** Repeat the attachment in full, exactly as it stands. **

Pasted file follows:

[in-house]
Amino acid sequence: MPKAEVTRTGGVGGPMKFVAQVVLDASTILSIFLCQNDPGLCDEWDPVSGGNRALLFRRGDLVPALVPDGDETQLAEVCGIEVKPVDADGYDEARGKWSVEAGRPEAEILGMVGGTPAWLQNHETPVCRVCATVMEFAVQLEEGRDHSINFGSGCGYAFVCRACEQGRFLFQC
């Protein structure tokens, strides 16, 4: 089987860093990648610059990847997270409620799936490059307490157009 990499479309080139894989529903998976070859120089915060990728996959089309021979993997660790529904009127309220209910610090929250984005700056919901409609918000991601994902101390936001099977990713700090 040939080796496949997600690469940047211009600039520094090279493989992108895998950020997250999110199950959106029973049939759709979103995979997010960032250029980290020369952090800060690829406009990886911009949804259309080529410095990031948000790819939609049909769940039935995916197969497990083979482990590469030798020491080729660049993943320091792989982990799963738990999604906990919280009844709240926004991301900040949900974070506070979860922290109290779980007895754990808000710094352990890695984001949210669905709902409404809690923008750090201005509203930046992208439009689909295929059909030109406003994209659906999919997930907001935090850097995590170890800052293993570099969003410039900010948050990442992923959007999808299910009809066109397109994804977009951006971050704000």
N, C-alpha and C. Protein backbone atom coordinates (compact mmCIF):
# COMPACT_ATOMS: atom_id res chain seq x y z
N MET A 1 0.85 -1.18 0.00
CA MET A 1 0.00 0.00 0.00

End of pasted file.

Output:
[in-house]
Amino acid sequence: MPKAEVTRTGGVGGPMKFVAQVVLDASTILSIFLCQNDPGLCDEWDPVSGGNRALLFRRGDLVPALVPDGDETQLAEVCGIEVKPVDADGYDEARGKWSVEAGRPEAEILGMVGGTPAWLQNHETPVCRVCATVMEFAVQLEEGRDHSINFGSGCGYAFVCRACEQGRFLFQC
């Protein structure tokens, strides 16, 4: 089987860093990648610059990847997270409620799936490059307490157009 990499479309080139894989529903998976070859120089915060990728996959089309021979993997660790529904009127309220209910610090929250984005700056919901409609918000991601994902101390936001099977990713700090 040939080796496949997600690469940047211009600039520094090279493989992108895998950020997250999110199950959106029973049939759709979103995979997010960032250029980290020369952090800060690829406009990886911009949804259309080529410095990031948000790819939609049909769940039935995916197969497990083979482990590469030798020491080729660049993943320091792989982990799963738990999604906990919280009844709240926004991301900040949900974070506070979860922290109290779980007895754990808000710094352990890695984001949210669905709902409404809690923008750090201005509203930046992208439009689909295929059909030109406003994209659906999919997930907001935090850097995590170890800052293993570099969003410039900010948050990442992923959007999808299910009809066109397109994804977009951006971050704000």
N, C-alpha and C. Protein backbone atom coordinates (compact mmCIF):
# COMPACT_ATOMS: atom_id res chain seq x y z
N MET A 1 0.85 -1.18 0.00
CA MET A 1 0.00 0.00 0.00